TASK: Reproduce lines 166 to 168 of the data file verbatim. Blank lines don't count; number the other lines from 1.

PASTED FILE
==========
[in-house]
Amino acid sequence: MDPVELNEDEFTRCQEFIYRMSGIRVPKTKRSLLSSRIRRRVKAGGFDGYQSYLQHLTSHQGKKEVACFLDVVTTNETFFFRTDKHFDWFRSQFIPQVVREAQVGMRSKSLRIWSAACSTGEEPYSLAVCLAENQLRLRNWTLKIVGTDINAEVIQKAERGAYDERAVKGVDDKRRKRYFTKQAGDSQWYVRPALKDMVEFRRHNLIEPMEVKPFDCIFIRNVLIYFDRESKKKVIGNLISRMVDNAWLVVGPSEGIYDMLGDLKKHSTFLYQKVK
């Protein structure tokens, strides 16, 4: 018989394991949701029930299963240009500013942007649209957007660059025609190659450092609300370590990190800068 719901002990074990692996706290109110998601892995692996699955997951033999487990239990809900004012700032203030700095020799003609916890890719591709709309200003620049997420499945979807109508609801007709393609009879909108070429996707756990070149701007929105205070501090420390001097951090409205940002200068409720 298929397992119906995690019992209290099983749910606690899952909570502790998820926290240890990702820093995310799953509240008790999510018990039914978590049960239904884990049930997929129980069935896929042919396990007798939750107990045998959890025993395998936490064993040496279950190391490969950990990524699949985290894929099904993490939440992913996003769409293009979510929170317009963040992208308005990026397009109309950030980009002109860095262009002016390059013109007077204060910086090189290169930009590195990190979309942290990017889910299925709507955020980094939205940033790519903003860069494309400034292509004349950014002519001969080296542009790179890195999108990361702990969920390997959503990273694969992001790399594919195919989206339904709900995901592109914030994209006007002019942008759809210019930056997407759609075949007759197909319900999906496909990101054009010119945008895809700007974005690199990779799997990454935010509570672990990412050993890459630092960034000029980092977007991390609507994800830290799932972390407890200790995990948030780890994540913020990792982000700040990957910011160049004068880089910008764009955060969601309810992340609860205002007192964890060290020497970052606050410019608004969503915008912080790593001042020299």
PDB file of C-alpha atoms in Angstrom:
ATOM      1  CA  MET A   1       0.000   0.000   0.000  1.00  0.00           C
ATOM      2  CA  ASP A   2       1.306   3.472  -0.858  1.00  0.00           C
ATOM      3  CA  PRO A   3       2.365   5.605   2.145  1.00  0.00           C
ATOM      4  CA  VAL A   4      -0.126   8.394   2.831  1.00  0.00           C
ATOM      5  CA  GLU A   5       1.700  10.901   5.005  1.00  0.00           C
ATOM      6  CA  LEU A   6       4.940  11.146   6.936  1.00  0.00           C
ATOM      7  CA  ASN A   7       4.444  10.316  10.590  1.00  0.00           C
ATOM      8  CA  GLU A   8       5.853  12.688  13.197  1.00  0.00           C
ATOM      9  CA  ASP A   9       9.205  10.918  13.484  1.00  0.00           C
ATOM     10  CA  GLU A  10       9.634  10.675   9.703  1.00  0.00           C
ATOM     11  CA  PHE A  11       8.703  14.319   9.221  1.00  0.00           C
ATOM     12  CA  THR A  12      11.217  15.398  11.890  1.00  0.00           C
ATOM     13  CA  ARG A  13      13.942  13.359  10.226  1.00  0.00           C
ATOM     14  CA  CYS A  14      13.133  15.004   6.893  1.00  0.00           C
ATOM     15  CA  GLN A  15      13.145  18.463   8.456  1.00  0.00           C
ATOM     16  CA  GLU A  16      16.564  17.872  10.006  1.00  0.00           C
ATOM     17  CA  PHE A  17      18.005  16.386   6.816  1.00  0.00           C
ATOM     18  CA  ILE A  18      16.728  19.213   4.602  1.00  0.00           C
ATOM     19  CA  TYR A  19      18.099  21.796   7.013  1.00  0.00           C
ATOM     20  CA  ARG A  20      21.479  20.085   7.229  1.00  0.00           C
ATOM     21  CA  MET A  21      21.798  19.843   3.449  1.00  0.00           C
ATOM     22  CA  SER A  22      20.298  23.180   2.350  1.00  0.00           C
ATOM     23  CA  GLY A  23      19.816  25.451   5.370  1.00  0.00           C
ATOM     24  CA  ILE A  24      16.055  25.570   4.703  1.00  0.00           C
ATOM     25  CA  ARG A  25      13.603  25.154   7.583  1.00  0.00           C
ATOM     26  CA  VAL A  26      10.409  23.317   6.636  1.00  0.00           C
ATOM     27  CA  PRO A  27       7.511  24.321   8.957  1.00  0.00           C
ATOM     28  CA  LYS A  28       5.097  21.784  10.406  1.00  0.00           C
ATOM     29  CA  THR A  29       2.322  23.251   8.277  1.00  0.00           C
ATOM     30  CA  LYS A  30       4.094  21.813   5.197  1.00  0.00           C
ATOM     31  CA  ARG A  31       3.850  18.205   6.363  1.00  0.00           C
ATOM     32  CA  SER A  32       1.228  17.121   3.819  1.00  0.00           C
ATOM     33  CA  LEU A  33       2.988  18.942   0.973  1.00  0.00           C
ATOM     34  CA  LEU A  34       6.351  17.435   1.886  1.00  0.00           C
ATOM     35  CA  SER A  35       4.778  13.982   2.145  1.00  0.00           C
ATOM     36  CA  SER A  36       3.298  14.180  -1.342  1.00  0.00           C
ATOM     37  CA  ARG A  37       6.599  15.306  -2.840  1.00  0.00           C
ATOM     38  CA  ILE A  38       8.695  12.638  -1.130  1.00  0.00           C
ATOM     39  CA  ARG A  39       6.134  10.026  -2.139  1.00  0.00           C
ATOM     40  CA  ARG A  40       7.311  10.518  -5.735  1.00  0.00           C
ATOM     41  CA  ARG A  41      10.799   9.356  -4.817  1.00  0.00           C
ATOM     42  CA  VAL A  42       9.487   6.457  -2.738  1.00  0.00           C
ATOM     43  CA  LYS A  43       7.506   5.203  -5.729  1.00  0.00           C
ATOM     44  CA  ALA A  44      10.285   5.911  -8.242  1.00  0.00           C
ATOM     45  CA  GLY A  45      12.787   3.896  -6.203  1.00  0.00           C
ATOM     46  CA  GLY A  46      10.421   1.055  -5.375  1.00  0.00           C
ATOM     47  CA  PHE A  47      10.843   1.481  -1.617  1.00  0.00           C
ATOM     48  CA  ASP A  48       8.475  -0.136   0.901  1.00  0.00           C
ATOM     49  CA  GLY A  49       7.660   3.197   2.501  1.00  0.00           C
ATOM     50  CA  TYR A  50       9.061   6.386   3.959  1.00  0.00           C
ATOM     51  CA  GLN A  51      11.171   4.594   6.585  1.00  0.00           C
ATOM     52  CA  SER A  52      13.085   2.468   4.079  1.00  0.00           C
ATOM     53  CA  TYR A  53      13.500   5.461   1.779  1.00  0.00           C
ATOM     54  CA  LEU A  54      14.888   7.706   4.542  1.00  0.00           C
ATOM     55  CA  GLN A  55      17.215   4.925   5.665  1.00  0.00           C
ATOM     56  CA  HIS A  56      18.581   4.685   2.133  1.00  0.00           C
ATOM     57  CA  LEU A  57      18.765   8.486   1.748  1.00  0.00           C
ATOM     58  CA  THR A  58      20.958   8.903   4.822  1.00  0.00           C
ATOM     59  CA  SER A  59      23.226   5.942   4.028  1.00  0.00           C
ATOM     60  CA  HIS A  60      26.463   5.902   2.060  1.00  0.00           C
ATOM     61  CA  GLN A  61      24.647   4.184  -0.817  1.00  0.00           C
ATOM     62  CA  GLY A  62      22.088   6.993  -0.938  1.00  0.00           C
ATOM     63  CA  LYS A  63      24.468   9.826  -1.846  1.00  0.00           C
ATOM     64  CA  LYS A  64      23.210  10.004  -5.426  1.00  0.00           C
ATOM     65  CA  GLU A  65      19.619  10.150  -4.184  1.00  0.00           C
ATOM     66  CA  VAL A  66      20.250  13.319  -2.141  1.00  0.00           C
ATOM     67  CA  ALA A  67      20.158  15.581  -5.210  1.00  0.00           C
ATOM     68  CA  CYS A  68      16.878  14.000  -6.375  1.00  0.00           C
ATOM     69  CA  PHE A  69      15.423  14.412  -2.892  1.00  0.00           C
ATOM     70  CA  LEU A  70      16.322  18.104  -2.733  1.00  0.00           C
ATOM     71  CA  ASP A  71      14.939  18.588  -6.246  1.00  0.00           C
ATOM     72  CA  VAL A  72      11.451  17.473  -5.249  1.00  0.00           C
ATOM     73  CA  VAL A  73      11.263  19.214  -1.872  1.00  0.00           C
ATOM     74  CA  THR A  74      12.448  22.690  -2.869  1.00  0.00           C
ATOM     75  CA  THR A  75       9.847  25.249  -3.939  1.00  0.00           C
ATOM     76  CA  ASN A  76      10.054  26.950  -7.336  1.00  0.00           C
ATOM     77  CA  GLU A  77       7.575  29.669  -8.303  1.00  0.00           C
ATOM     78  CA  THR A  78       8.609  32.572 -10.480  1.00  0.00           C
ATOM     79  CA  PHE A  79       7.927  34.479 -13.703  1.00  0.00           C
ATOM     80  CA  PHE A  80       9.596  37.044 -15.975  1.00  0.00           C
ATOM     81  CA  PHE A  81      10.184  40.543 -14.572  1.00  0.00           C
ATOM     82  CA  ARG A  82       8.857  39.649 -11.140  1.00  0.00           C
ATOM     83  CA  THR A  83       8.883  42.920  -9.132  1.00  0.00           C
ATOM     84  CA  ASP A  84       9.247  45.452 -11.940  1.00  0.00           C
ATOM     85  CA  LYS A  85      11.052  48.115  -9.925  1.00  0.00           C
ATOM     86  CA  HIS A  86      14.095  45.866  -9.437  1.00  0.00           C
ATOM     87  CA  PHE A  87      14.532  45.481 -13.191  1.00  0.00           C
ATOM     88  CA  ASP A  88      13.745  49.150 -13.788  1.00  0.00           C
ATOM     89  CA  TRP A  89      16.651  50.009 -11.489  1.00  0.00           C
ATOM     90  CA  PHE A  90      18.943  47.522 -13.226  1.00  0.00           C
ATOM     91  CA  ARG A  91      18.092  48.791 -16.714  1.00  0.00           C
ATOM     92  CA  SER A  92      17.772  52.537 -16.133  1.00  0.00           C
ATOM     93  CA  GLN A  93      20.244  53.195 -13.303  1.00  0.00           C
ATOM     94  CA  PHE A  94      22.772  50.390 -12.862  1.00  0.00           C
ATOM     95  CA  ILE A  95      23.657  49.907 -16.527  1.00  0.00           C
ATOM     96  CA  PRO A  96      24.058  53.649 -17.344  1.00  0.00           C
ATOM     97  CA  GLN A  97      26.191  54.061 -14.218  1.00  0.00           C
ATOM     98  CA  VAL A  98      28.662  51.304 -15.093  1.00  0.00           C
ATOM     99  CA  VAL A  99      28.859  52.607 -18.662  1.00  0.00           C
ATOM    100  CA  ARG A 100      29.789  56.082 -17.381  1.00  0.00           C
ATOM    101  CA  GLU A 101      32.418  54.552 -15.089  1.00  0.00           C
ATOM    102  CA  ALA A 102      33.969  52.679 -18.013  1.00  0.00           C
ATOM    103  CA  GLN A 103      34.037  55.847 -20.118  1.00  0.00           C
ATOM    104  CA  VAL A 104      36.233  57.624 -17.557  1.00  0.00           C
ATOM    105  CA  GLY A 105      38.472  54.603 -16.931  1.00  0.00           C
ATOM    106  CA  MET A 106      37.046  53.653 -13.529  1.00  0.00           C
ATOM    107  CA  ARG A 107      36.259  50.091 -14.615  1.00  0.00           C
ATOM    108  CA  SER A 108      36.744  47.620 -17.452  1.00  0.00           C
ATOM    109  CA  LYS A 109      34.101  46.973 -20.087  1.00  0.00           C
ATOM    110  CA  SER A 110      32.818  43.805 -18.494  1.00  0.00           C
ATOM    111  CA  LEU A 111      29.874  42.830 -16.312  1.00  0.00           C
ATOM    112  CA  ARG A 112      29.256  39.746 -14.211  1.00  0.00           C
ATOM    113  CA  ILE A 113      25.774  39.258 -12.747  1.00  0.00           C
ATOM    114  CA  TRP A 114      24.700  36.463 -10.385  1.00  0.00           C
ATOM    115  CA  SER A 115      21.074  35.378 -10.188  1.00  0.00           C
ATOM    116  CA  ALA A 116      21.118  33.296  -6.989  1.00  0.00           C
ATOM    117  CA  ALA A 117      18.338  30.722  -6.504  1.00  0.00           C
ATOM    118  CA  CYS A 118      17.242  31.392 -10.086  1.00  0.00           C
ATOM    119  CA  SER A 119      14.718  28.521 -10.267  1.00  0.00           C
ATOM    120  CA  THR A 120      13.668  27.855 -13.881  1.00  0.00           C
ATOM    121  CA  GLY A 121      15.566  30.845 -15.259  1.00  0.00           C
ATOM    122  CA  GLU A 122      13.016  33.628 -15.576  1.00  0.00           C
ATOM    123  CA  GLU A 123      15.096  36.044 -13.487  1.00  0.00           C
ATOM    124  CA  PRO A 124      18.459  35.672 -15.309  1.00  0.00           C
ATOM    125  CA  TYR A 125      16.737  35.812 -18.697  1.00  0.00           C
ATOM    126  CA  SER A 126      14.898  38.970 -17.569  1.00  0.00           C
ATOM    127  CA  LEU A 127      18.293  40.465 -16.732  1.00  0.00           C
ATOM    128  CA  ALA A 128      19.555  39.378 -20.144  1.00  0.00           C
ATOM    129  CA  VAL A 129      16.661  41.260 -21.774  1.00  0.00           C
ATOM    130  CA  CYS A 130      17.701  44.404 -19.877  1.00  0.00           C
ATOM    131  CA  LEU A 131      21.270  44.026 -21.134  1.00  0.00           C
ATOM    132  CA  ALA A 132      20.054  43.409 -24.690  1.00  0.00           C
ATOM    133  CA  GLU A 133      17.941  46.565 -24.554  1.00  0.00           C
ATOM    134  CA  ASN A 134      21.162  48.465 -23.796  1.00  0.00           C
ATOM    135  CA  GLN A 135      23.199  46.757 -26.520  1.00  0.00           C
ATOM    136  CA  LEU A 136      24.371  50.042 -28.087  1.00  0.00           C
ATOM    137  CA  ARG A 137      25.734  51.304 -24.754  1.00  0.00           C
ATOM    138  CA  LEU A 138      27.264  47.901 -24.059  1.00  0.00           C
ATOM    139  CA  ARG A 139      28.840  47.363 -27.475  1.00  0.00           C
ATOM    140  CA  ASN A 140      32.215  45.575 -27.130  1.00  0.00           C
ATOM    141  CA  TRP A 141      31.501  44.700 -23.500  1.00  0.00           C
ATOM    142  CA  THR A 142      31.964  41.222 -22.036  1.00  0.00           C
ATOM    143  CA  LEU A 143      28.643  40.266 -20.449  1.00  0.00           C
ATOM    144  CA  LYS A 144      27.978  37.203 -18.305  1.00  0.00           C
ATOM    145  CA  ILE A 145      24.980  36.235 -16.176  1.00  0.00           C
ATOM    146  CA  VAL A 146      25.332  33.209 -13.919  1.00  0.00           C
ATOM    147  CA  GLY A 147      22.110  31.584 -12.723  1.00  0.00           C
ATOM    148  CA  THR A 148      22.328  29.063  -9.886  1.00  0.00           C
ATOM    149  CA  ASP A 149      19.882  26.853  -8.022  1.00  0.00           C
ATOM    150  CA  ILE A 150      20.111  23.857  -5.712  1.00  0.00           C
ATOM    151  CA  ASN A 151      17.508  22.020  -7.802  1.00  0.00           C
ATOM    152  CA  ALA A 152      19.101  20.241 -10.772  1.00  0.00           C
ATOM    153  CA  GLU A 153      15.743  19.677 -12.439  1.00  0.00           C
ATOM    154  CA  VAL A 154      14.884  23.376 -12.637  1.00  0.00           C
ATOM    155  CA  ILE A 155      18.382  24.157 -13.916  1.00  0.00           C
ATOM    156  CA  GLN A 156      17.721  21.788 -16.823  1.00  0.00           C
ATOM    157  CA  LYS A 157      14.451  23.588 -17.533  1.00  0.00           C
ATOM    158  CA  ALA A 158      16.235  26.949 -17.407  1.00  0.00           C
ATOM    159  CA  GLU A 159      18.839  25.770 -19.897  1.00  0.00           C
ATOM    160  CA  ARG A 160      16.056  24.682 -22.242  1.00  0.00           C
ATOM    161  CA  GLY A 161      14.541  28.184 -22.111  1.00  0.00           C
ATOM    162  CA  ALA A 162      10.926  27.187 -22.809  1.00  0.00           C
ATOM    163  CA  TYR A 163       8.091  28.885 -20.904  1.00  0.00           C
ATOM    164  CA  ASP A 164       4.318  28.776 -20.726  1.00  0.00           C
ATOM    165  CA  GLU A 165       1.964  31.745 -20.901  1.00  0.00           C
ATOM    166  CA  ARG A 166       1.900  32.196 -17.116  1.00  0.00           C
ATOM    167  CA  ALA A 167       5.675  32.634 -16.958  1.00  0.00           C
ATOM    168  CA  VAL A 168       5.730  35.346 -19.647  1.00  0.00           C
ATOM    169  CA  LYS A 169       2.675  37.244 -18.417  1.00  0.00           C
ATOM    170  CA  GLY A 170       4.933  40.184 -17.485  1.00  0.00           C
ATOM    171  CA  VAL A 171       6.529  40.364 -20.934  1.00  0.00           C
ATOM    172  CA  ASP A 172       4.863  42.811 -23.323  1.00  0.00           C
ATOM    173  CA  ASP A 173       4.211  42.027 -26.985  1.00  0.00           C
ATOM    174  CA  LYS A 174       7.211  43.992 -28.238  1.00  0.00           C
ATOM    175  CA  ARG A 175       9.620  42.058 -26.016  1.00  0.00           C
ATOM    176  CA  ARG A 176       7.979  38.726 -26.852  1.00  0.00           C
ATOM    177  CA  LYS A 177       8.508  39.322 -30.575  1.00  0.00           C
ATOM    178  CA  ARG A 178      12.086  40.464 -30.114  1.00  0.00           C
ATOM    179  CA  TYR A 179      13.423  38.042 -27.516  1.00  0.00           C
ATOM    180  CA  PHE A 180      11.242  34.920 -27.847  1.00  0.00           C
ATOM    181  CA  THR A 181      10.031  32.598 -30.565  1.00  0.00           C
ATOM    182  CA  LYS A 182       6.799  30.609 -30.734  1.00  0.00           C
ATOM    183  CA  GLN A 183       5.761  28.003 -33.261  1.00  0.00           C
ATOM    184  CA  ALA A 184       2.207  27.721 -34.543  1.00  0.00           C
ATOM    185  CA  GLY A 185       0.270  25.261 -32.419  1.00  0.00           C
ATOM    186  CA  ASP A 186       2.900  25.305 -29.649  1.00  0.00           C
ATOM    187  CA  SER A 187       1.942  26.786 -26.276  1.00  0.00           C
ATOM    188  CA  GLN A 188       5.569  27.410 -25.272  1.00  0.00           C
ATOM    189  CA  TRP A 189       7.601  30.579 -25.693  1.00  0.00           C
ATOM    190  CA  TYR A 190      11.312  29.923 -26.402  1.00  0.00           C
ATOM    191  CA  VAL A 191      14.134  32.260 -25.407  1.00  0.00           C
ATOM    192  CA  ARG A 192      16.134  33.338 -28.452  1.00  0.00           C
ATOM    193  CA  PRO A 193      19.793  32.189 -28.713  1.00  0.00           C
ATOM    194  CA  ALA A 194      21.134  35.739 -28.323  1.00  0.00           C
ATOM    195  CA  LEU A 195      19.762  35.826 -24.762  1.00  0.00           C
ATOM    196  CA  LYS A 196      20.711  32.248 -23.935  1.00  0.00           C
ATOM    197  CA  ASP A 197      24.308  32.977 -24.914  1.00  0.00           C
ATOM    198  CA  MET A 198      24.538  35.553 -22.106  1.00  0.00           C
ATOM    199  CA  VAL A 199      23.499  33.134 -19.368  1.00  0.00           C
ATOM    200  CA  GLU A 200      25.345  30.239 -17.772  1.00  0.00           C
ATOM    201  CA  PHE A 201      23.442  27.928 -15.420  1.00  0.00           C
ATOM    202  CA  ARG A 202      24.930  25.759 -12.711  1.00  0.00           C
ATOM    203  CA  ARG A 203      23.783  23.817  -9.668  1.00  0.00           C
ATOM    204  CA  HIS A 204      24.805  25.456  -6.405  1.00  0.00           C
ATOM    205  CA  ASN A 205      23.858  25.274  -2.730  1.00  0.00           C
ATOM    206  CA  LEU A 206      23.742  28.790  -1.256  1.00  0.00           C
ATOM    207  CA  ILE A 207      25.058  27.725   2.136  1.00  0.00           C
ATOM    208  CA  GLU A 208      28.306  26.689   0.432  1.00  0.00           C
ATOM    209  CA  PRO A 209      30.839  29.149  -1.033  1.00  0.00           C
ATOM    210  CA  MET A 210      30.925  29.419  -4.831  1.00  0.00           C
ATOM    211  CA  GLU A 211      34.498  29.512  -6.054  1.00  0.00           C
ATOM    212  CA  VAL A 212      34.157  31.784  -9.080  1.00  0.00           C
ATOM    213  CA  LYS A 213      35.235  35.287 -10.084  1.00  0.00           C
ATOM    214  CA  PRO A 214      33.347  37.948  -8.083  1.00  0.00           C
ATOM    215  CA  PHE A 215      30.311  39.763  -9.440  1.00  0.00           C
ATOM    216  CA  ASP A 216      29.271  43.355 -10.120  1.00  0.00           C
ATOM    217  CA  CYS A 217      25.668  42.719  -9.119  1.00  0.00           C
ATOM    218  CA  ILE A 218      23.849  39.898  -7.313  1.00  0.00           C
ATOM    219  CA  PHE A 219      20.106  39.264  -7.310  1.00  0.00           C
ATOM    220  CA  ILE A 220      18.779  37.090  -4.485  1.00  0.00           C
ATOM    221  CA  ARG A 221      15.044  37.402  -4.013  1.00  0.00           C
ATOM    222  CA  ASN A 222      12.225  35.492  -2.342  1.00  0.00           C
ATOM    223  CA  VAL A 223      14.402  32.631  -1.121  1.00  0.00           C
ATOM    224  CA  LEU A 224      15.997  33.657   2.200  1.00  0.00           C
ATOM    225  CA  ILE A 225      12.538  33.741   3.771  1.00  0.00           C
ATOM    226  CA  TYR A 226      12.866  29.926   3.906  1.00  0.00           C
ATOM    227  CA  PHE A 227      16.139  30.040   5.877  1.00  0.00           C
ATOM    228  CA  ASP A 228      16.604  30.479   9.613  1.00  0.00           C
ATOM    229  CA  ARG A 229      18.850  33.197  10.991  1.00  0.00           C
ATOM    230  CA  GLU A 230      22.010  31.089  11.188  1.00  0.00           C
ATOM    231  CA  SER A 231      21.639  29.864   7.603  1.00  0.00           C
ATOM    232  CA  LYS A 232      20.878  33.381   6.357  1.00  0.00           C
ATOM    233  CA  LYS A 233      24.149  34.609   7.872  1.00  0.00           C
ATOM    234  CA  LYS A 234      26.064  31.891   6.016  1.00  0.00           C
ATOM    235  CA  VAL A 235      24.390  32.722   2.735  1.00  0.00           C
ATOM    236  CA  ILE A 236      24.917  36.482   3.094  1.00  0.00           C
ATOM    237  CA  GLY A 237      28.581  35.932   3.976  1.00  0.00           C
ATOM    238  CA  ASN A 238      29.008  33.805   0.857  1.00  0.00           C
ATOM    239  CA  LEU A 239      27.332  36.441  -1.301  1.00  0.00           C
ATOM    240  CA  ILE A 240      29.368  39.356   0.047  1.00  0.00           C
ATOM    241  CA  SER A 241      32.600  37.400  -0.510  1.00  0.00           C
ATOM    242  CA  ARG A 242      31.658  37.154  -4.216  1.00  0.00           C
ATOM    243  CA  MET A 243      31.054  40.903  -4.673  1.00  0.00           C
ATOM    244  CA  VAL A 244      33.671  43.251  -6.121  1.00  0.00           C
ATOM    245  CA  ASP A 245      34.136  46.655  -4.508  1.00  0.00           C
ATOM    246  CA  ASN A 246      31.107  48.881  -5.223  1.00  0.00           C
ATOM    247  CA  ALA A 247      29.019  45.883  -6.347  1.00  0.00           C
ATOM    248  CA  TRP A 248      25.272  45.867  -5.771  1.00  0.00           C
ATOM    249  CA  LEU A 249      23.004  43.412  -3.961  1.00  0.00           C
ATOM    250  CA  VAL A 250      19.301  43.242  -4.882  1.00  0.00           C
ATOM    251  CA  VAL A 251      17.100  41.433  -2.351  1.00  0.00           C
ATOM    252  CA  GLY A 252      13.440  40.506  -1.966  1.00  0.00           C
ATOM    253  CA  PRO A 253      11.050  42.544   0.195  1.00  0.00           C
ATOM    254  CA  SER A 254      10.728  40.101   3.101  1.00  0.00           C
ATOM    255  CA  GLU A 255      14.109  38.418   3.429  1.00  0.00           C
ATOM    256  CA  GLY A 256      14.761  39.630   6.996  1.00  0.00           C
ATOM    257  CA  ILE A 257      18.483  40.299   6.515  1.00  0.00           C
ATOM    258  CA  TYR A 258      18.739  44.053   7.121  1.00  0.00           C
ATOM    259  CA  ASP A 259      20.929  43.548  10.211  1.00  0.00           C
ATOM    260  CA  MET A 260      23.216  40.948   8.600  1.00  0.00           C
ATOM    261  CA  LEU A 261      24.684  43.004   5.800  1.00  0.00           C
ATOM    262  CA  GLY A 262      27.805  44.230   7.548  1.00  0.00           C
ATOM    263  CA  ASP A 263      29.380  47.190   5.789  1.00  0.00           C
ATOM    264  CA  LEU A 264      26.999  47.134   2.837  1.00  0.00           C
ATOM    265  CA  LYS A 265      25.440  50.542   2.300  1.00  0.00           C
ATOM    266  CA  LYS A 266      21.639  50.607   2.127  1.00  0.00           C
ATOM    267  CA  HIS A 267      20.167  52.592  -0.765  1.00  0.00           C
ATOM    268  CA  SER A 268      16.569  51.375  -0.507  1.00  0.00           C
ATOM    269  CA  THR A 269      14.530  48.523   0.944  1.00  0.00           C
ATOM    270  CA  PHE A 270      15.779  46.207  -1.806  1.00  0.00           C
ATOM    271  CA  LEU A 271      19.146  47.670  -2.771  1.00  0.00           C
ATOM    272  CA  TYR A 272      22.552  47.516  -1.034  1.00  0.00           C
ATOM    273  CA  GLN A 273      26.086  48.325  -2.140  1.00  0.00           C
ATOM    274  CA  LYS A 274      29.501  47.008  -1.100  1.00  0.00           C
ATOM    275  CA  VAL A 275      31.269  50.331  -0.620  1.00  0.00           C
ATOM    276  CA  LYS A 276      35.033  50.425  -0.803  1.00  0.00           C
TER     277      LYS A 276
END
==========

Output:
ATOM    162  CA  ALA A 162      10.926  27.187 -22.809  1.00  0.00           C
ATOM    163  CA  TYR A 163       8.091  28.885 -20.904  1.00  0.00           C
ATOM    164  CA  ASP A 164       4.318  28.776 -20.726  1.00  0.00           C